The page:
Are All Recurve Bow Limbs The Same?

by | Aug 10, 2022

The two most important parts of your bow are the riser and the limbs. They are also the most expensive parts. So it stands to reason that all recurve limbs are the same…?

When it comes to selecting a riser, it’s easy to establish the differences between an expensive riser and a cheap riser. Limbs, on the other hand, are a different matter. They all look the same! So what’s the difference? Do you need to get specific bow limbs to fit specific risers, or are they all the same?

In general, most bow limbs are compatible with most risers, making it easy to remove takedown bow limbs for convenient storage and replacement. The majority of takedown recurve bow risers and limbs are compatible due to the fact that they are using International Limb Fitting (ILF). This means that any limbs and risers carrying the ILF label have standard parts that slot together.

Selecting the right set of recurve bow limbs may seem a little daunting, so in this article, we’ll break down the differences in recurve limbs so you can make that all-important selection a little easier.

Are All Recurve Bow Limbs Interchangeable?

Although as stated, ‘most’ bow limbs and risers are compatible, there are some exceptions to the rule.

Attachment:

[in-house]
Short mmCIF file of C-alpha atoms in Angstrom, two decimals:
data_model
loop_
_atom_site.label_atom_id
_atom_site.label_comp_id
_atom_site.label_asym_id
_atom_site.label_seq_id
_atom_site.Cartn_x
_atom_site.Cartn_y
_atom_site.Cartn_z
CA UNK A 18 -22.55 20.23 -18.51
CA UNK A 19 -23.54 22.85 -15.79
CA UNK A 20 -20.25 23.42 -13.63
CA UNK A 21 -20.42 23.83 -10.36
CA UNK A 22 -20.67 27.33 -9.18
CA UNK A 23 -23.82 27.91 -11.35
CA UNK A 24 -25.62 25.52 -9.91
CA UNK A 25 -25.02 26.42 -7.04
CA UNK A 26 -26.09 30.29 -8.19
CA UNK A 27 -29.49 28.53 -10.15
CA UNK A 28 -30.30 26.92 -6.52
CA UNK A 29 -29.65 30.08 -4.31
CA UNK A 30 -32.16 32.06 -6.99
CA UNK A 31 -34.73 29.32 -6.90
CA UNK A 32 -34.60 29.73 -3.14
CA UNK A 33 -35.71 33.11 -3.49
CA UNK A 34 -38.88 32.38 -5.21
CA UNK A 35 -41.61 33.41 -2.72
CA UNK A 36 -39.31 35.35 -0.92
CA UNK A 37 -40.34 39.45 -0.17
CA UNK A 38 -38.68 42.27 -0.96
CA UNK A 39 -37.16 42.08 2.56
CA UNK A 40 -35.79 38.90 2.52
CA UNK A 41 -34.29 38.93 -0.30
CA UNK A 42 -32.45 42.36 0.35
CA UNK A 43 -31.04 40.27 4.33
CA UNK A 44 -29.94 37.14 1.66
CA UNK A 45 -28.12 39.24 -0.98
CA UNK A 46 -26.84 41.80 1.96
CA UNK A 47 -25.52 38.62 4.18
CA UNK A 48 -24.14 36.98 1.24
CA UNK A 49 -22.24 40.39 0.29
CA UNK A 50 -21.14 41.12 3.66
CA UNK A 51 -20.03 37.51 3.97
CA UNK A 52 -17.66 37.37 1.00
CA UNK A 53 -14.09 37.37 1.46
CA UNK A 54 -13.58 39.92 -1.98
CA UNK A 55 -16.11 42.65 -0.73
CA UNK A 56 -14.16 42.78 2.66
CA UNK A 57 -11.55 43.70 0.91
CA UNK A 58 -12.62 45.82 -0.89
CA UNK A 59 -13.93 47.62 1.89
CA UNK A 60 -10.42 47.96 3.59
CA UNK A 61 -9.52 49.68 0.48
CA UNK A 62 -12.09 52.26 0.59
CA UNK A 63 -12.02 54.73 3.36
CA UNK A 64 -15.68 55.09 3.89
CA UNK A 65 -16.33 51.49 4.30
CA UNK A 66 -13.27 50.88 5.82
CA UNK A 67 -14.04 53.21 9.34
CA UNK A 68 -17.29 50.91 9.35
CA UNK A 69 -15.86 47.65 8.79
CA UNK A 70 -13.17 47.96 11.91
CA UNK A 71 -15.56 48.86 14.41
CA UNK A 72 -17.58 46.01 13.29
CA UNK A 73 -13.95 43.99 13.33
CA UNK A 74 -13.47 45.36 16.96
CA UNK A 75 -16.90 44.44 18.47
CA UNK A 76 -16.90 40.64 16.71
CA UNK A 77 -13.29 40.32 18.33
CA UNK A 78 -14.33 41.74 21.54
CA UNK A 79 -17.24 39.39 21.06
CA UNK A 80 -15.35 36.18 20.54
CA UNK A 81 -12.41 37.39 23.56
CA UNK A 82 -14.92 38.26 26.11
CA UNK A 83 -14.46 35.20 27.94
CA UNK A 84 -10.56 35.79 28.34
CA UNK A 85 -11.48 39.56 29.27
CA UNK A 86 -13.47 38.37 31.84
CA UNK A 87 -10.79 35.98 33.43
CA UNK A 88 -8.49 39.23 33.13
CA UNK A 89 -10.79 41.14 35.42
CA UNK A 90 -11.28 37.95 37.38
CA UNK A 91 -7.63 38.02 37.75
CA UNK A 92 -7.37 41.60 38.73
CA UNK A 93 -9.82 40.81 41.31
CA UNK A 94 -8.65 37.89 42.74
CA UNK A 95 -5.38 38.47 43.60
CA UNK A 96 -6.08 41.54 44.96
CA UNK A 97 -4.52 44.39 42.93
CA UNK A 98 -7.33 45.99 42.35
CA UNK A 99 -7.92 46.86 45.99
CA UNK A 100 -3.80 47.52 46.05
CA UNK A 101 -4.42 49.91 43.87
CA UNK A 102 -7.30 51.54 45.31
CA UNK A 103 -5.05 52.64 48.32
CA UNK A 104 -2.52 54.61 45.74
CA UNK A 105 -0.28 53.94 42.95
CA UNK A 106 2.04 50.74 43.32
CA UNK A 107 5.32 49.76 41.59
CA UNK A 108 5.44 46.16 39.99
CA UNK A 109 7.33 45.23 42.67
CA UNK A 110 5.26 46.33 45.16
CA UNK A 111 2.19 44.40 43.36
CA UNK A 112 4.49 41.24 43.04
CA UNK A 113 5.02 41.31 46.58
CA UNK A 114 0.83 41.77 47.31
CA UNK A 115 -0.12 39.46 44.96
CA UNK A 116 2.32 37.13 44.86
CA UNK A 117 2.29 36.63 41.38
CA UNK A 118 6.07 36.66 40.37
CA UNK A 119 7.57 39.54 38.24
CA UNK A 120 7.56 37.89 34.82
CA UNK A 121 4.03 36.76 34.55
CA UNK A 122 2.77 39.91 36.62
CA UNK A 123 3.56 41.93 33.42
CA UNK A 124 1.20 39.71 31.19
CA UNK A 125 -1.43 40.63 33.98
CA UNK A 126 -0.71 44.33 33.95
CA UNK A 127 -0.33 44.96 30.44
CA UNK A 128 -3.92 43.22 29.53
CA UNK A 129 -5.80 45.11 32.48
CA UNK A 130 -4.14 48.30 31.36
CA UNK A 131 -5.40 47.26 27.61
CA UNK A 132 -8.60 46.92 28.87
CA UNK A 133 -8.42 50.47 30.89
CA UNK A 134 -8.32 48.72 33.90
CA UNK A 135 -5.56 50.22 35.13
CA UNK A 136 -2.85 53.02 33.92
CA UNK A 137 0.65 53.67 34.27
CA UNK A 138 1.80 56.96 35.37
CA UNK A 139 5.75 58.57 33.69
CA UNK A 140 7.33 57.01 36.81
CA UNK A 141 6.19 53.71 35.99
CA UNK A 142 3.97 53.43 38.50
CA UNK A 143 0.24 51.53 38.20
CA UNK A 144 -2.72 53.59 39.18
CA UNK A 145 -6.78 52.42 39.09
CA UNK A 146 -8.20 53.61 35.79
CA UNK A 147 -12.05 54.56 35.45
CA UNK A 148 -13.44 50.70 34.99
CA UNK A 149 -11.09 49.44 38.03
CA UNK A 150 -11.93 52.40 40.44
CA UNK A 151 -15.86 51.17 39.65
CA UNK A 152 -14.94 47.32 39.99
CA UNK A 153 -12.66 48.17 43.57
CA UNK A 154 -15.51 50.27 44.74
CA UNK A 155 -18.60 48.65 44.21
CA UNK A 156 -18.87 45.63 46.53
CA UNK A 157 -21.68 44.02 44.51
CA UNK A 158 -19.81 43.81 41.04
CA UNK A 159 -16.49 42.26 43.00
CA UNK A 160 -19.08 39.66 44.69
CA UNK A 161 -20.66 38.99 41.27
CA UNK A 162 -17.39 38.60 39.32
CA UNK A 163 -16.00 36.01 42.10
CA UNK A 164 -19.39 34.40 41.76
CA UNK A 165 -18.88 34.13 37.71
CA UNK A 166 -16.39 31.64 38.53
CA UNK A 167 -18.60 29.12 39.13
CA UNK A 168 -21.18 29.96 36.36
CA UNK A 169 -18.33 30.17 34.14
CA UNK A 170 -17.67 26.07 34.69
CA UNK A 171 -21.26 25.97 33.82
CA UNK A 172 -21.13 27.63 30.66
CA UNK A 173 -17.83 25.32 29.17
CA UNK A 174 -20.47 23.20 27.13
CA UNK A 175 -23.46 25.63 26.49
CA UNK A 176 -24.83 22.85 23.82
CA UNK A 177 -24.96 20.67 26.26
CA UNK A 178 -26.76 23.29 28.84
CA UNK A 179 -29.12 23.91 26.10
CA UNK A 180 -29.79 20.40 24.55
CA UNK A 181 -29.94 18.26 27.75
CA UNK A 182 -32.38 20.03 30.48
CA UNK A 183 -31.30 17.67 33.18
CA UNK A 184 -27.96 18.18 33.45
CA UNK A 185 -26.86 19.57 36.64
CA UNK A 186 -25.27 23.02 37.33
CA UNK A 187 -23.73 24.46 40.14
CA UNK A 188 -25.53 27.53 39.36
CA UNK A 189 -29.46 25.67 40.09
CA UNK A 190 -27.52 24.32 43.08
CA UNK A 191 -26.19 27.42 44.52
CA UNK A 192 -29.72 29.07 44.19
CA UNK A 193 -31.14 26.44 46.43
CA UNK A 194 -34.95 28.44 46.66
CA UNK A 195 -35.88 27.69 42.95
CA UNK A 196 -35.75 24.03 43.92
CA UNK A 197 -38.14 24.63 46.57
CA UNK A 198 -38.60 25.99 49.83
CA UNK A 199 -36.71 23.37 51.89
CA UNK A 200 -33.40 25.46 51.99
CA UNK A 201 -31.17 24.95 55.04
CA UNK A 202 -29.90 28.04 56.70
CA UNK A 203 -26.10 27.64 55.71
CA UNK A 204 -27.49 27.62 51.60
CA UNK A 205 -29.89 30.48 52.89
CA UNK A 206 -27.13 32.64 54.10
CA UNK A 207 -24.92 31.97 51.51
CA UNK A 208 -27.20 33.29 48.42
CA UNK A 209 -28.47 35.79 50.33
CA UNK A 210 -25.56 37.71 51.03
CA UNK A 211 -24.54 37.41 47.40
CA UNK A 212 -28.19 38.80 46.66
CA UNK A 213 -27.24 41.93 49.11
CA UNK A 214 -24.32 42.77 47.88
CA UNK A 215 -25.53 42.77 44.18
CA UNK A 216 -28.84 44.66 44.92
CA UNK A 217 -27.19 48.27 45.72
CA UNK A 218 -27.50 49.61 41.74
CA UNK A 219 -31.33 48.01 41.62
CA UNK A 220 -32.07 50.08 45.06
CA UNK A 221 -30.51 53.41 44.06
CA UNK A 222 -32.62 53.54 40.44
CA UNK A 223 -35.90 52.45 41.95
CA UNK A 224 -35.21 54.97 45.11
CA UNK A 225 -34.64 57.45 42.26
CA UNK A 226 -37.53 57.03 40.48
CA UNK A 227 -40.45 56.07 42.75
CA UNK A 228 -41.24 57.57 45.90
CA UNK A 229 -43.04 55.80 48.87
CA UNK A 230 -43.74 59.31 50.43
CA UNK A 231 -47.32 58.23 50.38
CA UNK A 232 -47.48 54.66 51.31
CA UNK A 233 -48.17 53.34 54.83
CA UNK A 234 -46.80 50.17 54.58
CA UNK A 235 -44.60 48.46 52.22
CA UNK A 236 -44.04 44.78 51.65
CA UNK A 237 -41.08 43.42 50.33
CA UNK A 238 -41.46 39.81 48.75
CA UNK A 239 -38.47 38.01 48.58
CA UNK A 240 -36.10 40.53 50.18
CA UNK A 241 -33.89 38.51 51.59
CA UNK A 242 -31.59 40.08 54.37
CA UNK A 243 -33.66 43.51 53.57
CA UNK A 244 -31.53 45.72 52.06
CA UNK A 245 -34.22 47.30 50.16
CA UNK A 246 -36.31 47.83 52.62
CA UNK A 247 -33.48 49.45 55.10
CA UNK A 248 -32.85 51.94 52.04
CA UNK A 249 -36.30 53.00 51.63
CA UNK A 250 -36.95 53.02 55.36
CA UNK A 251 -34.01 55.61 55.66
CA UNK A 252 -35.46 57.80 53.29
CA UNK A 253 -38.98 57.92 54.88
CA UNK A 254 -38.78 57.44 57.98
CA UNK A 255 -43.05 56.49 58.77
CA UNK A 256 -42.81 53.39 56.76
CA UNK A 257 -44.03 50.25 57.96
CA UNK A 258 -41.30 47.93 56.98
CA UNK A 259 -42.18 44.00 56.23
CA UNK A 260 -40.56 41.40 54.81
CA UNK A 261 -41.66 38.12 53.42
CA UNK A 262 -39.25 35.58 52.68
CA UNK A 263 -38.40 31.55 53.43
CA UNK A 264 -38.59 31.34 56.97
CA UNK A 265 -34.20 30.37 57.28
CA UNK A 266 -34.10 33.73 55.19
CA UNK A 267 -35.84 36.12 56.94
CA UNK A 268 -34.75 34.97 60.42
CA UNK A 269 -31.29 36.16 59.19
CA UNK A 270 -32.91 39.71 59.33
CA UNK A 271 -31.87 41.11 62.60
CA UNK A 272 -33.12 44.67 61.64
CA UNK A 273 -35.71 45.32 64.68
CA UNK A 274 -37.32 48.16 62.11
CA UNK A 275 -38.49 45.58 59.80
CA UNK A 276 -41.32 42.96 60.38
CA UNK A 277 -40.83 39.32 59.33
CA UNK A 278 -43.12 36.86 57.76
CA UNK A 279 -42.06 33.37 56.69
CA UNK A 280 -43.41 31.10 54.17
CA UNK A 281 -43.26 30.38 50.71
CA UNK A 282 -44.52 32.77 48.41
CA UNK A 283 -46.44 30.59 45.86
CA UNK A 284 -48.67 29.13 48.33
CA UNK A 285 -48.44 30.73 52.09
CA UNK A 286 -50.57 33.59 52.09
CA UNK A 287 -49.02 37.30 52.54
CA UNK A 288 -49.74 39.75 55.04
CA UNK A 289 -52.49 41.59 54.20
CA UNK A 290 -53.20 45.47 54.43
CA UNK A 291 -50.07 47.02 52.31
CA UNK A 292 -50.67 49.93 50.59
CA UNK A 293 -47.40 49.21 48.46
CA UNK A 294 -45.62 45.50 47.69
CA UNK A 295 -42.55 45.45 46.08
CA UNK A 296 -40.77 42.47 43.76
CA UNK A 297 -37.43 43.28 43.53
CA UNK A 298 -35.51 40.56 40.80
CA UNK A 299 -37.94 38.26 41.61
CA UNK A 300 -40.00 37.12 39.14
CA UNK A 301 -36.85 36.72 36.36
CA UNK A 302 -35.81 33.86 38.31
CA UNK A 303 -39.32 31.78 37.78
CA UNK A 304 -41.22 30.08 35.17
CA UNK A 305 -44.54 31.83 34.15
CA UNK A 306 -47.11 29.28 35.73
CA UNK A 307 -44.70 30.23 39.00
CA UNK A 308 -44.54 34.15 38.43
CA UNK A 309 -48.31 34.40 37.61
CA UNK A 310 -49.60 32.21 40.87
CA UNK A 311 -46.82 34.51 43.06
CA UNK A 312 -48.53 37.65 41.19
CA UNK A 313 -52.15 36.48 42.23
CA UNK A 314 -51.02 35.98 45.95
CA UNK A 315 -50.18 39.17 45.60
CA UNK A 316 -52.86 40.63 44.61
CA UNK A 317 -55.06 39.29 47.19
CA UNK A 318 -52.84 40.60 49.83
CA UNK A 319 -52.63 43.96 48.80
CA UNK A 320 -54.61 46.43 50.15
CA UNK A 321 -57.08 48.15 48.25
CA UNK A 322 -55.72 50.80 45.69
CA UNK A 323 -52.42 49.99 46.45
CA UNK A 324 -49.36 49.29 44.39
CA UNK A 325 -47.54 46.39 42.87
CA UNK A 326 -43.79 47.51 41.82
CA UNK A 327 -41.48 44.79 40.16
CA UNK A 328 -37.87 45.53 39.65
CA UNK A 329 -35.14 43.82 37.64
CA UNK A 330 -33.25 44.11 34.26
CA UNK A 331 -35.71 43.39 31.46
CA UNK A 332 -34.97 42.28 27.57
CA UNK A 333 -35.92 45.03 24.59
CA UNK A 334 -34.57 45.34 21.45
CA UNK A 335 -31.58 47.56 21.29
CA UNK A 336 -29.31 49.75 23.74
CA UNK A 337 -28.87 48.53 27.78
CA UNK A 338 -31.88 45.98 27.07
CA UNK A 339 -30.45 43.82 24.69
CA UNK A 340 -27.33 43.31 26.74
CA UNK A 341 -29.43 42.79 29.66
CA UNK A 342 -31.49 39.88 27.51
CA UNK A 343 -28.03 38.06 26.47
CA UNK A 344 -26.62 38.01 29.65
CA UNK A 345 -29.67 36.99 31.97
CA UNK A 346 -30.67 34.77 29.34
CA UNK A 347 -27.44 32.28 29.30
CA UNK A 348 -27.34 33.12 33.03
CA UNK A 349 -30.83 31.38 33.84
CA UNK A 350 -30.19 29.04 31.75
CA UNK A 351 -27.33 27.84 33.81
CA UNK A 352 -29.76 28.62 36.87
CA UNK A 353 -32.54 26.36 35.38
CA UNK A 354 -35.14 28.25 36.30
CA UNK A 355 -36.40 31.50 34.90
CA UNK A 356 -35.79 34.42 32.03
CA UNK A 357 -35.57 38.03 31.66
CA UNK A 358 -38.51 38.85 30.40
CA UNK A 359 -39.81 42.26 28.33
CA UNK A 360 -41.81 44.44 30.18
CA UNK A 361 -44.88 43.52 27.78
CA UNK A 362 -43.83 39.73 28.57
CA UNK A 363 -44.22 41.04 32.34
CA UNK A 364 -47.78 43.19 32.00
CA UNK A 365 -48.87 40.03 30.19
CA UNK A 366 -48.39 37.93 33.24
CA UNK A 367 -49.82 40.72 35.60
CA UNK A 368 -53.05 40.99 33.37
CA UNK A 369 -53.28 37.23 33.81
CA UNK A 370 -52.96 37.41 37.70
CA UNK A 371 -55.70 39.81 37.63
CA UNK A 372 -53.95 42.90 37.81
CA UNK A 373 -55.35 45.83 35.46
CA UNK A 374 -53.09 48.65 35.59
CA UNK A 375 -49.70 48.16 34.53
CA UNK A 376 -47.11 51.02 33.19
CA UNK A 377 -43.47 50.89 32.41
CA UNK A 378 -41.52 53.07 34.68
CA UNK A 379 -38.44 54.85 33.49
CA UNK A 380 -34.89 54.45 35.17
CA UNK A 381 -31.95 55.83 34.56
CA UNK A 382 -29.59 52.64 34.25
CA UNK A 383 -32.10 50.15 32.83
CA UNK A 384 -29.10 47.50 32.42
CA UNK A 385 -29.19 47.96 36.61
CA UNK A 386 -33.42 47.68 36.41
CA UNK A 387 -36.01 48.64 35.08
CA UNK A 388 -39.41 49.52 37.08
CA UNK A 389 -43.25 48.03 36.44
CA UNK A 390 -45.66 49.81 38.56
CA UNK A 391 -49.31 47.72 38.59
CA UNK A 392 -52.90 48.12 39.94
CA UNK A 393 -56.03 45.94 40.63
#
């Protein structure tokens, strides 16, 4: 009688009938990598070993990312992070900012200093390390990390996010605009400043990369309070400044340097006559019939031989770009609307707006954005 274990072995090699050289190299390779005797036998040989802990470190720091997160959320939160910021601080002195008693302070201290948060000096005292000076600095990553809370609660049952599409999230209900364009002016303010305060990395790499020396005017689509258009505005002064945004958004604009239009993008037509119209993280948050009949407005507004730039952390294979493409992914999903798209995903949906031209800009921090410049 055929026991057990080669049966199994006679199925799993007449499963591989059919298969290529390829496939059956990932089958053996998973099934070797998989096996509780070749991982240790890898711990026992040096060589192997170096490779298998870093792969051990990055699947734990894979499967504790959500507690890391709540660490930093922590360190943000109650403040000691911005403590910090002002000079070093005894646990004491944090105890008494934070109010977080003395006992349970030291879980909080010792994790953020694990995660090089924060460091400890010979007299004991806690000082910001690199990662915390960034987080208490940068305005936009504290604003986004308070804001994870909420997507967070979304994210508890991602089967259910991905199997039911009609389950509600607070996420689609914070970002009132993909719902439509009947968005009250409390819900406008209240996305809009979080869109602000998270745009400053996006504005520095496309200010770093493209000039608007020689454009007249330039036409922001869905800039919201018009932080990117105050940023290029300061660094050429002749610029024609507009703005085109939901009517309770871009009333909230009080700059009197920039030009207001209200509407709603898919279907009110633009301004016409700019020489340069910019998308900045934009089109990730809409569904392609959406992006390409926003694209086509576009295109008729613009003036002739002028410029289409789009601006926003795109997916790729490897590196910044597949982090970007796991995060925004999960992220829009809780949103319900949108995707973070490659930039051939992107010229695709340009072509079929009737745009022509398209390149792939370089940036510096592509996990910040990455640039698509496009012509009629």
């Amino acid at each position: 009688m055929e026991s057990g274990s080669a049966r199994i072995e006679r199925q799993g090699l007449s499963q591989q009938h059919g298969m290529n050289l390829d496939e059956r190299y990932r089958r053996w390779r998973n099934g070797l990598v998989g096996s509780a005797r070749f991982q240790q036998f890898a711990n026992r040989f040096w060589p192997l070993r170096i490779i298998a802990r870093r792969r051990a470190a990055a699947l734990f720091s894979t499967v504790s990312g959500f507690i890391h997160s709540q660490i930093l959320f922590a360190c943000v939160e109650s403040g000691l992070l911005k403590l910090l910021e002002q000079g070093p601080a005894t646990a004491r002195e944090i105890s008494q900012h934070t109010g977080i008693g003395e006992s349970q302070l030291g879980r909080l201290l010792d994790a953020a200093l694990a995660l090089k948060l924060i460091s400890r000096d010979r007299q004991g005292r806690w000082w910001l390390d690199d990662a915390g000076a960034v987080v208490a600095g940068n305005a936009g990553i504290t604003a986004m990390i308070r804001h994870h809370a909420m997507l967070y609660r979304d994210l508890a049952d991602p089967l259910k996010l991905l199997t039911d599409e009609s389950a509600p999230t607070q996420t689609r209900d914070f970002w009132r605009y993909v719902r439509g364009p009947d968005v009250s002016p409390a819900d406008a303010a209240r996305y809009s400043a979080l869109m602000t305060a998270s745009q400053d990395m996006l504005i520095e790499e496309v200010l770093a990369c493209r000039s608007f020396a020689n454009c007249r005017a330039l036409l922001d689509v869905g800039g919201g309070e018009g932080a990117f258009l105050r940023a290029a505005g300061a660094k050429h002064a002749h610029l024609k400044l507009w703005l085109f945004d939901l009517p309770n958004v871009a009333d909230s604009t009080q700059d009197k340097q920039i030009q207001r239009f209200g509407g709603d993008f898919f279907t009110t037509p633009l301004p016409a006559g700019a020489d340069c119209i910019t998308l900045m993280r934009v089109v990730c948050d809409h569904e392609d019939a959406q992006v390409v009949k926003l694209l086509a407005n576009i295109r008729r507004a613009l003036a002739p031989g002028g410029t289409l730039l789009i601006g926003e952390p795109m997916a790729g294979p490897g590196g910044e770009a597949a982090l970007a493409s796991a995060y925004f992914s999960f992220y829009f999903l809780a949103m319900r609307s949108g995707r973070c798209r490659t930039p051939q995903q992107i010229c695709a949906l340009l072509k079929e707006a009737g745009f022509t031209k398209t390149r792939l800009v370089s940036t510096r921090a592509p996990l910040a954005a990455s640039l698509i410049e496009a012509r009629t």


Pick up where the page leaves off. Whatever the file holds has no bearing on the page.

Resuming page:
Recurve Bow Limbs

Some cheaper brands of recurve bows use their own limb fitting systems which are not interchangeable with risers using the ILF system.

Another notable exception on the higher end of the scale is the Hoyt Formula Series. They also use their own limb fitting system which means you have to stick to buying Hoyt Formula limbs for a Formula bow.

You can purchase adaptors to marry the bows and limbs together, but it’s much simpler to either go with ILF limbs and risers or stick with the Formula risers and limbs.

What Do Bow Limbs Do?

It seems like an obvious thing, so it’s a question that is seldom asked. While risers act as the central hub of the bow, it’s actually the bow limbs that do most of the work.

As the string is drawn back, this causes the bow limbs to flex, which stores potential energy. Upon release, the limbs snap back, transferring that energy into the string and then the arrow.

A frequent misconception in shooting is that the power comes from the bow string. While the string does do some of the work, most of the heavy lifting comes from the limbs.

What are Recurve Bow Limbs Made From?

Bow limbs achieve the amounts of energy they store from the various different materials used in their construction.

Historically, bow limbs were made traditionally from wood, bone, horn, and sinew, while more modern bows now use materials like carbon, wood, fibreglass, and synthetic foams.

Are All Recurve Bow Limbs The Same Length?

When selecting limbs for a bow, you need to choose limb length. Olympic Target Recurve bows are typically 68 inches, but you need to remember that this measurement is for the entire bow length and not just the limb length.

Lengths listed for limbs will assume that the riser is 25 inches, the most common length. Limbs are generally sold as 66, 68, or 70 inches after the limbs have been attached to a 25-inch riser.